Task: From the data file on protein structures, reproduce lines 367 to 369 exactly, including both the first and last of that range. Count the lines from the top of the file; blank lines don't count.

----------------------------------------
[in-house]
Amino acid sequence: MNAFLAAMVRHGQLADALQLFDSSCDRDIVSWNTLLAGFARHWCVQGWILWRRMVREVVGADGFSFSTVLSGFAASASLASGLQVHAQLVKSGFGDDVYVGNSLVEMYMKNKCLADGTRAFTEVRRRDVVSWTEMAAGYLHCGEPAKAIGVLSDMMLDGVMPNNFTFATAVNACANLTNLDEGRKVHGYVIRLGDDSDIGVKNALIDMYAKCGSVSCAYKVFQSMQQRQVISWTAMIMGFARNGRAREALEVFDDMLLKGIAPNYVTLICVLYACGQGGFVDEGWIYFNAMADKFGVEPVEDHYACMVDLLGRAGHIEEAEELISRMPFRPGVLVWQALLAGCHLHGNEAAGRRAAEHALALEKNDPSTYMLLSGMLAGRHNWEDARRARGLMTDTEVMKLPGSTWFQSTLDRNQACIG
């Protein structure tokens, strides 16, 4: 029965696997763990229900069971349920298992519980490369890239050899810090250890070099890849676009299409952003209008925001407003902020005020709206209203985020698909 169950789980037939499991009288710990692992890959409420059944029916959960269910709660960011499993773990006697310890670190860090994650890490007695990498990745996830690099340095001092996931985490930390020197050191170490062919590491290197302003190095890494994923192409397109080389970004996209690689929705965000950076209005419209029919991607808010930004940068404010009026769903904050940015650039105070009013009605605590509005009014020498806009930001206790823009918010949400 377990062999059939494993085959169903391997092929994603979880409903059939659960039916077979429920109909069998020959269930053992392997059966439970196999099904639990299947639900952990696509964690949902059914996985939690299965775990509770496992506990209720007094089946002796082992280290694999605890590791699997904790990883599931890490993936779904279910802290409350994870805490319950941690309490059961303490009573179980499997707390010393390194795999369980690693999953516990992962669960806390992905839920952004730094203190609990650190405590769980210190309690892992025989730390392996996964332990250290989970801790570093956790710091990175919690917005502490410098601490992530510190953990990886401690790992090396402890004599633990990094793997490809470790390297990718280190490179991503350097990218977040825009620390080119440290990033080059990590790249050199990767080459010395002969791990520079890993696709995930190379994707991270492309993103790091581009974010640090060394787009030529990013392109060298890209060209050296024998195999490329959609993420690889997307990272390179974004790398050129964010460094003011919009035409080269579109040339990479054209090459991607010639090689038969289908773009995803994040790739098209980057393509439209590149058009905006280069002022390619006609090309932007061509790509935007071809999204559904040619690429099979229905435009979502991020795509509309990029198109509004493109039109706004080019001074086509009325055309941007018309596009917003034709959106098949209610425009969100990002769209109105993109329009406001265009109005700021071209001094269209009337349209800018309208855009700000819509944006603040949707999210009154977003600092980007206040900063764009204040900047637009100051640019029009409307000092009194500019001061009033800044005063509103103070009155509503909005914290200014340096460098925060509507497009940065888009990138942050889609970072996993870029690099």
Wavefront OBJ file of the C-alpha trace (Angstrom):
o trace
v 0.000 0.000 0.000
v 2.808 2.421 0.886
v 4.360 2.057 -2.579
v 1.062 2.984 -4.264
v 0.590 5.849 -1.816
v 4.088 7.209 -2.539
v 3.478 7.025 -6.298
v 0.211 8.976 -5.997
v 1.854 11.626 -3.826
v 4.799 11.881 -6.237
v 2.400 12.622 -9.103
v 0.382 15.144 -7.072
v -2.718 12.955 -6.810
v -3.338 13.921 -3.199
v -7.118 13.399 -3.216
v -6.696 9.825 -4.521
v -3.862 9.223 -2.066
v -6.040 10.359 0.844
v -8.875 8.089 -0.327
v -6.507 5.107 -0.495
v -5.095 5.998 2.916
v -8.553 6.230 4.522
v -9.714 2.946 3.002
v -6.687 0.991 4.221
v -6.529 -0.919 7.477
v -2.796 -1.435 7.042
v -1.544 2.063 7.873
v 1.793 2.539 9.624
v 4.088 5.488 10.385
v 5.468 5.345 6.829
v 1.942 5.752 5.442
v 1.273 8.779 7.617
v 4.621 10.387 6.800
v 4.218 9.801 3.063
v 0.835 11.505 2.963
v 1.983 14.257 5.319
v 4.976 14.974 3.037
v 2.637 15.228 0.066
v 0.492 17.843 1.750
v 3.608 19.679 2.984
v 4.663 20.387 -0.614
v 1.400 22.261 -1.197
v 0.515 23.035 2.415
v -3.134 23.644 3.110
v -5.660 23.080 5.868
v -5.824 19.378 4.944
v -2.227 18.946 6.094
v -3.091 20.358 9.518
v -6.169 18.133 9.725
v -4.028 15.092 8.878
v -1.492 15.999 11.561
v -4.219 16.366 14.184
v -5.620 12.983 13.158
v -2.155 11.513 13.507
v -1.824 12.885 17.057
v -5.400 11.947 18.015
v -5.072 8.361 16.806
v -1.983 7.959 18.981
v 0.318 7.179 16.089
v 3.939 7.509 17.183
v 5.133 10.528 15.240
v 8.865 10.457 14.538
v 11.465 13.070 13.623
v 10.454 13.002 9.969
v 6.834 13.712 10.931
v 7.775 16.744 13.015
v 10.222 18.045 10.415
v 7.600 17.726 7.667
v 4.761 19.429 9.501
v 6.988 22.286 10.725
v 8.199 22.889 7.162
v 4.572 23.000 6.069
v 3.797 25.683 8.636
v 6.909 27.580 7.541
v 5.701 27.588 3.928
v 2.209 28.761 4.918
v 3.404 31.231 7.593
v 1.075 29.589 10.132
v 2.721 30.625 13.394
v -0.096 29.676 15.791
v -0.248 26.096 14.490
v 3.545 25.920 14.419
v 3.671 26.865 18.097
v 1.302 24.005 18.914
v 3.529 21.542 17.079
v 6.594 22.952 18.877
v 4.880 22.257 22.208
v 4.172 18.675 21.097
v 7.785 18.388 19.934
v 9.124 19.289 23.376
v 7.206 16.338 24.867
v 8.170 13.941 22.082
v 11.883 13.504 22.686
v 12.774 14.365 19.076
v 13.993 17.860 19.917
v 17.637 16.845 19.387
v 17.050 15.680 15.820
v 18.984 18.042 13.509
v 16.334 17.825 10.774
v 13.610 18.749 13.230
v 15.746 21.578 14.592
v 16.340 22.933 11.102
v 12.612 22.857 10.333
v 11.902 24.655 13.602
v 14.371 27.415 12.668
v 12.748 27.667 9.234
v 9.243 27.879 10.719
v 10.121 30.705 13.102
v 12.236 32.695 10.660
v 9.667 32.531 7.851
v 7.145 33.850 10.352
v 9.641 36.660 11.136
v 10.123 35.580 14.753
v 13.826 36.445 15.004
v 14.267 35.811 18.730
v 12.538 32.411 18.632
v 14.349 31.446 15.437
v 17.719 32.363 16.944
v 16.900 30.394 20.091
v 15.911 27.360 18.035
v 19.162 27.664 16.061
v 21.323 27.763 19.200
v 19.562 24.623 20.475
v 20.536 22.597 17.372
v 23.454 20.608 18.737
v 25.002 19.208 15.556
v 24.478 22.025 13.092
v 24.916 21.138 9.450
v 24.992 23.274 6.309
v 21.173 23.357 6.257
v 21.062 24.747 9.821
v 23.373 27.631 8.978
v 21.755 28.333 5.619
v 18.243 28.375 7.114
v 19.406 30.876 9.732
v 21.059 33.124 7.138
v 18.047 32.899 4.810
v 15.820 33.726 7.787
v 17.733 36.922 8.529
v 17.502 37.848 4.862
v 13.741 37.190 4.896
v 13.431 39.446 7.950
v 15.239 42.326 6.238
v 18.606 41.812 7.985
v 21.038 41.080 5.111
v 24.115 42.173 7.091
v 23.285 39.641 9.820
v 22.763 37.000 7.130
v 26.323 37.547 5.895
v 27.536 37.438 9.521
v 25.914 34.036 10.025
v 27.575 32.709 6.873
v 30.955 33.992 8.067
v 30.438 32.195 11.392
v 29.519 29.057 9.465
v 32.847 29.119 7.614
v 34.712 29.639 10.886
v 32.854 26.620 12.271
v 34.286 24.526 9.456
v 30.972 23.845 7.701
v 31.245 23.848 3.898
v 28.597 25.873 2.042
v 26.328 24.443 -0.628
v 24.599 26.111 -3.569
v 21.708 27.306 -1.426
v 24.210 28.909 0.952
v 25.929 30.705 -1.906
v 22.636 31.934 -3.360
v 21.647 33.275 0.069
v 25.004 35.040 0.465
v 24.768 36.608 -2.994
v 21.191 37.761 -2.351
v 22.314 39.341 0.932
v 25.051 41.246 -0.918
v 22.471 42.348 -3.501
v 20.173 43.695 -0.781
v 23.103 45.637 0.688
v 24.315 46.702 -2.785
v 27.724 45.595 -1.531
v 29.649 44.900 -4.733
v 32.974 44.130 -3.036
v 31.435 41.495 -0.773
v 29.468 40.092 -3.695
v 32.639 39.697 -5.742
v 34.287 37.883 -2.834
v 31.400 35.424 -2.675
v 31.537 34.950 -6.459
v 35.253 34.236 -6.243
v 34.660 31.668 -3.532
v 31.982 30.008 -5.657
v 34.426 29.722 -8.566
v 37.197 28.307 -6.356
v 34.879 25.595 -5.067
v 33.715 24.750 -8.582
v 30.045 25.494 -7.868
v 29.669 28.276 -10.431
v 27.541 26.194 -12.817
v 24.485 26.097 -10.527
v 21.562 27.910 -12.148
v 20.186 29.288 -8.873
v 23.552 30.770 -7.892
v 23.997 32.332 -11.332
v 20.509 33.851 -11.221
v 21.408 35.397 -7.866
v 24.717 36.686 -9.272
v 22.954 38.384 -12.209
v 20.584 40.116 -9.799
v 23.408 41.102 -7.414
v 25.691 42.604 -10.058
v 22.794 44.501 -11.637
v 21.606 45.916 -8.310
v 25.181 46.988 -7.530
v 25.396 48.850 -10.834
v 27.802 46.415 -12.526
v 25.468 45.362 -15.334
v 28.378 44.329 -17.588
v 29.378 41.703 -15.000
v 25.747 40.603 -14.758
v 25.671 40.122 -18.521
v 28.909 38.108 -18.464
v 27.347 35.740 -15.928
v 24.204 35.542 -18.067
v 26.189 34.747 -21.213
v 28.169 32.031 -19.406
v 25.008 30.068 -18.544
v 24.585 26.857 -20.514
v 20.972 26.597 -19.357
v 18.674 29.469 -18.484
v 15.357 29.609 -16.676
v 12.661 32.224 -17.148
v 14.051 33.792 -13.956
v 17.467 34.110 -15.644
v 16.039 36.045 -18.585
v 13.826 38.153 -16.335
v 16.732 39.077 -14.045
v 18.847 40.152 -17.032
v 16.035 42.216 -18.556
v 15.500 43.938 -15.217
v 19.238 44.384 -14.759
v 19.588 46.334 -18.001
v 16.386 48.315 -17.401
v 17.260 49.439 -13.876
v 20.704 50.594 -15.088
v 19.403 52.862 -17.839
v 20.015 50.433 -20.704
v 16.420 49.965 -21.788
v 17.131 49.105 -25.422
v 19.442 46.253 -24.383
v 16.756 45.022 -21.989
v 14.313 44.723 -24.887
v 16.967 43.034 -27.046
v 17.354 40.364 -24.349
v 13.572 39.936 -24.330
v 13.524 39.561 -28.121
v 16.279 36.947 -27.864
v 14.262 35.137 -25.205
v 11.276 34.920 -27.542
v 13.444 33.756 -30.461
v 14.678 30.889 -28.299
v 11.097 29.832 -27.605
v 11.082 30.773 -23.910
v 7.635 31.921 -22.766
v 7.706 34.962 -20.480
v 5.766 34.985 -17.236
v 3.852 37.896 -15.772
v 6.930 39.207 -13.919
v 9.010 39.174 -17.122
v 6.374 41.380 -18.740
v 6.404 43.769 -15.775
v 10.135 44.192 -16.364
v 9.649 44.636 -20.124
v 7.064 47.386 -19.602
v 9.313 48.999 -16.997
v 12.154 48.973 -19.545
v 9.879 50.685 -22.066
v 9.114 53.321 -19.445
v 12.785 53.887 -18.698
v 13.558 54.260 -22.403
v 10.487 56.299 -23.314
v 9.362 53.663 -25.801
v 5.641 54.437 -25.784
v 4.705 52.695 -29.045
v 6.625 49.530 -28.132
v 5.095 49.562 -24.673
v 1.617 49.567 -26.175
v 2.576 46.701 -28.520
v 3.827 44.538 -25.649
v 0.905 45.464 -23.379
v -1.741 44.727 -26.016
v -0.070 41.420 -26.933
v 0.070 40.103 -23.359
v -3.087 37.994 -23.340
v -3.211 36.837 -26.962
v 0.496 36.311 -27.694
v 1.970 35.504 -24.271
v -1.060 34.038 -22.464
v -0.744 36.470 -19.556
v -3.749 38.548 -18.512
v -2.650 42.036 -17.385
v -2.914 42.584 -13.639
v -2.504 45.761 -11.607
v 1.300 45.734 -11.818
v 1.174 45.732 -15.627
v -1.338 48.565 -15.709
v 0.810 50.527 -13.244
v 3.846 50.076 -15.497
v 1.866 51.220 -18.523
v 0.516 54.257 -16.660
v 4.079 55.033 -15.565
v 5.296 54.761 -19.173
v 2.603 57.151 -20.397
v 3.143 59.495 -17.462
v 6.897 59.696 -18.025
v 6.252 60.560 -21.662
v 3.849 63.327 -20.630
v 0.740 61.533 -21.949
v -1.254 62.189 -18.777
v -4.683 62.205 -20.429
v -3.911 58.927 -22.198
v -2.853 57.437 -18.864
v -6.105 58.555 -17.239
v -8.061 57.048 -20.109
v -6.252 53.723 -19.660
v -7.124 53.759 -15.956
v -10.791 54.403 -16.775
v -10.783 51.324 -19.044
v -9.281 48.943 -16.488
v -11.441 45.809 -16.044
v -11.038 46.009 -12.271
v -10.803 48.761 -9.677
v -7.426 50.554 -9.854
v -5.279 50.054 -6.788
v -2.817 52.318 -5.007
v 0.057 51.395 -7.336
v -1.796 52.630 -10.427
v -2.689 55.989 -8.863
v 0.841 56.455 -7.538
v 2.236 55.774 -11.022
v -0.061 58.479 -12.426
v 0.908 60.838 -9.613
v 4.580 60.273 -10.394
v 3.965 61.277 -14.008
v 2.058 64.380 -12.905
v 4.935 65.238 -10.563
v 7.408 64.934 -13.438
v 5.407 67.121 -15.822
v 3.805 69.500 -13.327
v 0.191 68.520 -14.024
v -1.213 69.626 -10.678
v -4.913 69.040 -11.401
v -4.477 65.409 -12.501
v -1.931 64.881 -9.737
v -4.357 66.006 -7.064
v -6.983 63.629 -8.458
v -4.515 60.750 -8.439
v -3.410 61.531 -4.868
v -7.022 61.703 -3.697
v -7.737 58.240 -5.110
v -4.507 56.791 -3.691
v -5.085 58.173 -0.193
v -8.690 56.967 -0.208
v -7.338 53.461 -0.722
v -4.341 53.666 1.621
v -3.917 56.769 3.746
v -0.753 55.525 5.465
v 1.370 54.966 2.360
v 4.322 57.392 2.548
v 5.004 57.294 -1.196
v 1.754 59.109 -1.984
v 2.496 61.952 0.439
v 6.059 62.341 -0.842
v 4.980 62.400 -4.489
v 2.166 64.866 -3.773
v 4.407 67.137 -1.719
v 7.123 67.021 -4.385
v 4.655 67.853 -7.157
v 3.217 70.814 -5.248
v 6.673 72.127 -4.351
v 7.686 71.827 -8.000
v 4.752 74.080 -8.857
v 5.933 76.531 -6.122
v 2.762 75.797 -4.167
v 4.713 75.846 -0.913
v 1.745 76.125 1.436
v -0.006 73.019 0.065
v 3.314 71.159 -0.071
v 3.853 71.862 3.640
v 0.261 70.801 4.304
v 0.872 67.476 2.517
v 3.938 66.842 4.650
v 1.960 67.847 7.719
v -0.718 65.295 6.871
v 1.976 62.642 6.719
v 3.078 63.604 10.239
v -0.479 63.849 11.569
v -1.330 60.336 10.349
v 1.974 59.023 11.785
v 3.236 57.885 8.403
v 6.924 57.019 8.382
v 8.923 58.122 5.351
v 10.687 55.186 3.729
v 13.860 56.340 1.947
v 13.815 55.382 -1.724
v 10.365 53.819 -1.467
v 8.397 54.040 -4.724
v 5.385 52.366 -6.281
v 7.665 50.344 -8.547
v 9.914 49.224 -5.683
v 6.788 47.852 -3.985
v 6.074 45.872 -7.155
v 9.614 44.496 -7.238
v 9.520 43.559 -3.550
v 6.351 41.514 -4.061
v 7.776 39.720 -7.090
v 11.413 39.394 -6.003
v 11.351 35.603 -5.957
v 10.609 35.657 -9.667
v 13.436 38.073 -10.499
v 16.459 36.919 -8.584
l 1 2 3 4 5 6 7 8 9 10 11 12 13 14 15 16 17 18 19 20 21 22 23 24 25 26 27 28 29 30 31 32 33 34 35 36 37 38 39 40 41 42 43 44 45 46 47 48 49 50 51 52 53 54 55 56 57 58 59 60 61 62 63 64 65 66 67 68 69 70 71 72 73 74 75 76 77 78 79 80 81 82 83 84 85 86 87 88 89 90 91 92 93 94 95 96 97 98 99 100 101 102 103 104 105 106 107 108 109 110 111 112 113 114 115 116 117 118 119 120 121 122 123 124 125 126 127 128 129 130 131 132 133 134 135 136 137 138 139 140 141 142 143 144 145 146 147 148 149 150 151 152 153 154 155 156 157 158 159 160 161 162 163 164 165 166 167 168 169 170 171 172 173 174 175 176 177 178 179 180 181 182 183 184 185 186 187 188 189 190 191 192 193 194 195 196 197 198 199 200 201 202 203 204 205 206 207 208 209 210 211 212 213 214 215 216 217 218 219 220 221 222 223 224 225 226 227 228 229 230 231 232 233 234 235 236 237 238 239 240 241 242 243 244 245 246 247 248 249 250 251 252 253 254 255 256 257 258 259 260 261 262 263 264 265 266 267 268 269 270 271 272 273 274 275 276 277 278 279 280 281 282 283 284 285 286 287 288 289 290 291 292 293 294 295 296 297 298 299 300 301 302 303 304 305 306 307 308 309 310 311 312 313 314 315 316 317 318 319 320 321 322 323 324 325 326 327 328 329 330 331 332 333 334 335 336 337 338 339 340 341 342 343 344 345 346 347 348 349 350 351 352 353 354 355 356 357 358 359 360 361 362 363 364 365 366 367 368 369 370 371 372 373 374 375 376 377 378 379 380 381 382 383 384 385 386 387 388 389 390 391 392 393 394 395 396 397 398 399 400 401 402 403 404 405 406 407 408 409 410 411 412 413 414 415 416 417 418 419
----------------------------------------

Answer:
v -7.338 53.461 -0.722
v -4.341 53.666 1.621
v -3.917 56.769 3.746